Monday, December 12, 2011

A Breakdown on Bad Debt

As 2011 is winding down, everyone, even Congress, is trying to check off their end-of-year to do list. On a federal level, that means extending the provisions that need to be extended and issuing last minute bills before adjourning for the session. That is the case with the recently introduced House legislation you may have seen in the media. While this is not predicted to pass the Senate, the bill includes a provision that could have a disastrous effect on every nursing facility in the country.

Medicare bad debt, a little-understood and little-discussed issue, is cropping up now that it is included in this legislation as a pay-for to help offset the cost of the doc fix. Bad debt is easily explained but not easily resolved, and may only become more difficult in the years ahead.

On its surface, bad debt is fairly simply. Take two sisters – Mildred and Ingrid. Let’s imagine each sister lives in a different state, and Mildred is on Medicare, while Ingrid is on both Medicare and Medicaid. Both fall at home and are admitted into the hospital and then discharged to a skilled nursing facility where they receive comprehensive rehabilitative care. Medicare covers the first 20 days of a SNF stay, but on the 21st day they are required to pay a copayment to the facility. Mildred, who is not covered by Medicaid, must pay this copay - $141.50 in 2011 – out of pocket. Ingrid is not responsible for her copay, as she is a Medicaid beneficiary.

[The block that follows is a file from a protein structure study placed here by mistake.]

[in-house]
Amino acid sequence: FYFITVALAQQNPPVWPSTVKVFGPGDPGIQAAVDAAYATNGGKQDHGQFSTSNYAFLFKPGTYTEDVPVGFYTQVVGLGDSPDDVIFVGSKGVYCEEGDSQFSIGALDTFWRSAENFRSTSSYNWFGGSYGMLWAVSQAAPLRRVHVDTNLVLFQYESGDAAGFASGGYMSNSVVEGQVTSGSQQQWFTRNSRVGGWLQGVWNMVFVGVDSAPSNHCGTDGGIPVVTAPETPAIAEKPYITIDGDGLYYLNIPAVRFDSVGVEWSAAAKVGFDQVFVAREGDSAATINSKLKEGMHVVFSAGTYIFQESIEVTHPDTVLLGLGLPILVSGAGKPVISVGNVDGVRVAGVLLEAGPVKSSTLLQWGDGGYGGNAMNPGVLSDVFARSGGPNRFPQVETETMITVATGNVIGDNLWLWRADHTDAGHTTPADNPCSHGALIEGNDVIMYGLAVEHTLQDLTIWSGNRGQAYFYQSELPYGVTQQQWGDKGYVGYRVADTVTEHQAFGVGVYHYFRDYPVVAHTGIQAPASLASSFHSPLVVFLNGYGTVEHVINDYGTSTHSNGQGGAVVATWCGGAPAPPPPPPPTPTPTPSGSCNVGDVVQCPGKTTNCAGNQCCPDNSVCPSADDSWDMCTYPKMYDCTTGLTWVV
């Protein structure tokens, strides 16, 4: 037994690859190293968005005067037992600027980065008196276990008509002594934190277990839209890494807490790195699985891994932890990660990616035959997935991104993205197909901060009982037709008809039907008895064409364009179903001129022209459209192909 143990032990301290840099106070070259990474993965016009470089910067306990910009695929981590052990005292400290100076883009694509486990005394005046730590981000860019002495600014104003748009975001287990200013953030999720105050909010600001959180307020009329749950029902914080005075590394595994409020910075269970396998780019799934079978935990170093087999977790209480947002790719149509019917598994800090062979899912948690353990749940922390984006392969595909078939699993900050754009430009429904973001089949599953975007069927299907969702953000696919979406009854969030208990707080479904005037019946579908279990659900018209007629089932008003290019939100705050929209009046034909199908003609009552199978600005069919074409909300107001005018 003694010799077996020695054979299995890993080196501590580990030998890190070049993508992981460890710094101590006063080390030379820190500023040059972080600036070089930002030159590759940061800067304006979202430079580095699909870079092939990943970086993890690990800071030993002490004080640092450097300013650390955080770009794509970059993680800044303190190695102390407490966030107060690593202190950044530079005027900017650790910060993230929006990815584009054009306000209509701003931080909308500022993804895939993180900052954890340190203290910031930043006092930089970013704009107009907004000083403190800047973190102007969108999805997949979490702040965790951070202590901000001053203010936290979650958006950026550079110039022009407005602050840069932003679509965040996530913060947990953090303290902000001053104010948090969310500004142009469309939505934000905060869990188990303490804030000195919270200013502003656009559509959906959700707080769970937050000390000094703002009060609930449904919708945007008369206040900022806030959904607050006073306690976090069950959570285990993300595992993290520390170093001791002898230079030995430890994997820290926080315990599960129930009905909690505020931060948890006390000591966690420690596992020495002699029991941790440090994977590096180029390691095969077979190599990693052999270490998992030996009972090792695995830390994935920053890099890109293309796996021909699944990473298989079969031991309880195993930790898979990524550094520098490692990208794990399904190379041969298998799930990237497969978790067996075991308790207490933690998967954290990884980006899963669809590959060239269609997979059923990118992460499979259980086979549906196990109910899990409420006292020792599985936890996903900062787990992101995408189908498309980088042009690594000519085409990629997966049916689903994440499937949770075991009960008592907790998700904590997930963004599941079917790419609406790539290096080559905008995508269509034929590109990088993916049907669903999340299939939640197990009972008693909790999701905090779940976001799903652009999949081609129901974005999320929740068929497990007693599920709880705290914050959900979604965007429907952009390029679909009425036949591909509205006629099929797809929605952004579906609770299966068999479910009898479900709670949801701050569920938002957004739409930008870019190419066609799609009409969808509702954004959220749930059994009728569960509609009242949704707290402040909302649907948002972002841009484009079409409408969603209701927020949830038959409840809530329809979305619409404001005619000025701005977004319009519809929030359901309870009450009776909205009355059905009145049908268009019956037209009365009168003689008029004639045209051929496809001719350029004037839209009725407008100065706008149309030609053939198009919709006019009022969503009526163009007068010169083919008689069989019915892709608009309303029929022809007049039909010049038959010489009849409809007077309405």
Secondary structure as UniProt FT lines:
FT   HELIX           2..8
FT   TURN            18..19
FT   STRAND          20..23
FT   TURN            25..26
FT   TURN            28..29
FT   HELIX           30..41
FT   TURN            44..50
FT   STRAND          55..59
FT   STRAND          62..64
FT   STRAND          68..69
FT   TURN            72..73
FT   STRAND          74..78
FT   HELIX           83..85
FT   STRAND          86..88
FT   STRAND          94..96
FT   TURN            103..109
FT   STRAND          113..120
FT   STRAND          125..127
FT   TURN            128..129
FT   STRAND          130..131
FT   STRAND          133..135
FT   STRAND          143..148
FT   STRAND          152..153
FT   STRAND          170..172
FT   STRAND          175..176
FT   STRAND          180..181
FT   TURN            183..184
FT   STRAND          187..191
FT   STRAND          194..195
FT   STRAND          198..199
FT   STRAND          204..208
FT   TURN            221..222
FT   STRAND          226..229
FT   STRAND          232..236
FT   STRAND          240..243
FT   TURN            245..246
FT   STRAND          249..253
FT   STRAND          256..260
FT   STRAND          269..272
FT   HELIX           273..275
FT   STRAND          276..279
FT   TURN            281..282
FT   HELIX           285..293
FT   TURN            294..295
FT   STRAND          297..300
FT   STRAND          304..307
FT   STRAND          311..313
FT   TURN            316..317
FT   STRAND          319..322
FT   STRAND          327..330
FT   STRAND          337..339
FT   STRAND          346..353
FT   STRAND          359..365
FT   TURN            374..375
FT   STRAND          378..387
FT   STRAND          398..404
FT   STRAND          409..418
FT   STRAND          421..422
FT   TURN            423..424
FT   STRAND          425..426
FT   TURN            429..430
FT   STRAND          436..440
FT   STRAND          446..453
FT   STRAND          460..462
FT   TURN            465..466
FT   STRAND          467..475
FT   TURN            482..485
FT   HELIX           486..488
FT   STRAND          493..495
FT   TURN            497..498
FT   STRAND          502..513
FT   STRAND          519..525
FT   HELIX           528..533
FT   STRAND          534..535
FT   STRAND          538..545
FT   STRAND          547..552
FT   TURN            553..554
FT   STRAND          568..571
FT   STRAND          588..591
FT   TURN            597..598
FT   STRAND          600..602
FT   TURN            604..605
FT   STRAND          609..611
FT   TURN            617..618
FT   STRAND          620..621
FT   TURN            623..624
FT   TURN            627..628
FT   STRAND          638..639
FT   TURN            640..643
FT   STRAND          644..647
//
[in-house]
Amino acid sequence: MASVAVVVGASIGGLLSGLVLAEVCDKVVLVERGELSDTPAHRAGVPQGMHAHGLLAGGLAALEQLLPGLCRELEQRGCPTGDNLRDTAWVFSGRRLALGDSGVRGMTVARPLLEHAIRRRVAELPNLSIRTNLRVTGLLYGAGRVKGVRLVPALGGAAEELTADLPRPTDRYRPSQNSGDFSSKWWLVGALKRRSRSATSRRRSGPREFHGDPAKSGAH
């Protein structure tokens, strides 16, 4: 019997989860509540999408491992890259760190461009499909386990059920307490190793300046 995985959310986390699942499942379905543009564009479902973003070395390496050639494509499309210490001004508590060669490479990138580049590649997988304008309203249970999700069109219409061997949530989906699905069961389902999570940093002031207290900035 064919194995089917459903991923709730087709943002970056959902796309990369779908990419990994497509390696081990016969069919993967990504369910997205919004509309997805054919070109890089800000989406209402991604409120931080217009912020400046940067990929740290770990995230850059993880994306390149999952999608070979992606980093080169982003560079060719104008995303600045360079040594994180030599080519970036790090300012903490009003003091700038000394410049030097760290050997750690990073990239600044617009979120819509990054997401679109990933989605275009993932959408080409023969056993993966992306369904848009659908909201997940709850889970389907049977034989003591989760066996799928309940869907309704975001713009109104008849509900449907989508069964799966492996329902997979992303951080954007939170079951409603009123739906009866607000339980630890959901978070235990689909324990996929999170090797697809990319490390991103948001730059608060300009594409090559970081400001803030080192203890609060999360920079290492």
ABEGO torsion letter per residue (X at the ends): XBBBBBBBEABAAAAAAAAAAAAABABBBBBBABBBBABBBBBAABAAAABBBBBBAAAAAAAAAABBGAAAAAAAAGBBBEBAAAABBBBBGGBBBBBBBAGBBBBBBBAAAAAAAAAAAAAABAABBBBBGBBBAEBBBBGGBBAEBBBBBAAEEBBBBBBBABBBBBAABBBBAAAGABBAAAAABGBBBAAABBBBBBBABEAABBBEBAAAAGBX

However, Mildred does not pay her copay, and after many attempts by the facility to collect this copayment, they submit it to the Medicare program as a “bad debt.” Medicare reimburses the facility 70% of Mildred’s copay.

As for Ingrid, the state she lives in has a choice – pay the full copayment or pay their typical daily rate for Medicaid nursing facility care. Her state’s Medicaid office chose to pay their daily rate, which is the less expensive option. The nursing facility, which is still caring for Ingrid at the same level of care, now has a hole to fill – the difference of the state’s daily Medicaid rate and the actual cost of the copayment. This is where Medicare steps in. Medicare will now pay 100% of that difference.

But if the House legislation is passed as currently written, every year that percentage of what Medicare will cover will decrease, ultimately hitting 55% in 2015 - and leaving facilities with a hidden tax. Not only does the provision affect dual-eligible reimbursement – those like Ingrid who qualify for both programs – but it reduces bad debt for private payers to 55% as well. So, facilities that have patients like Mildred will no longer receive 70% of their bad debt. The total affect to nursing facilities is devastating - $5 billion over ten years, an amount that our profession cannot afford and cannot recoup.

With the economy remaining stagnant and states facing economic crises, many even choose not to reimburse for bad debt at all – causing even more of a challenge to facilities. The last thing that needs to be added to it is a reduction in reimbursement for an already arguably unfair technicality. As more and more seniors are requiring skilled nursing care, this provision is bad for the patient, bad for the provider and a bad move by Congress.

Check out the impact the House’s bad debt provision would have on each state, and take action today to prevent this drastic cut from taking place.

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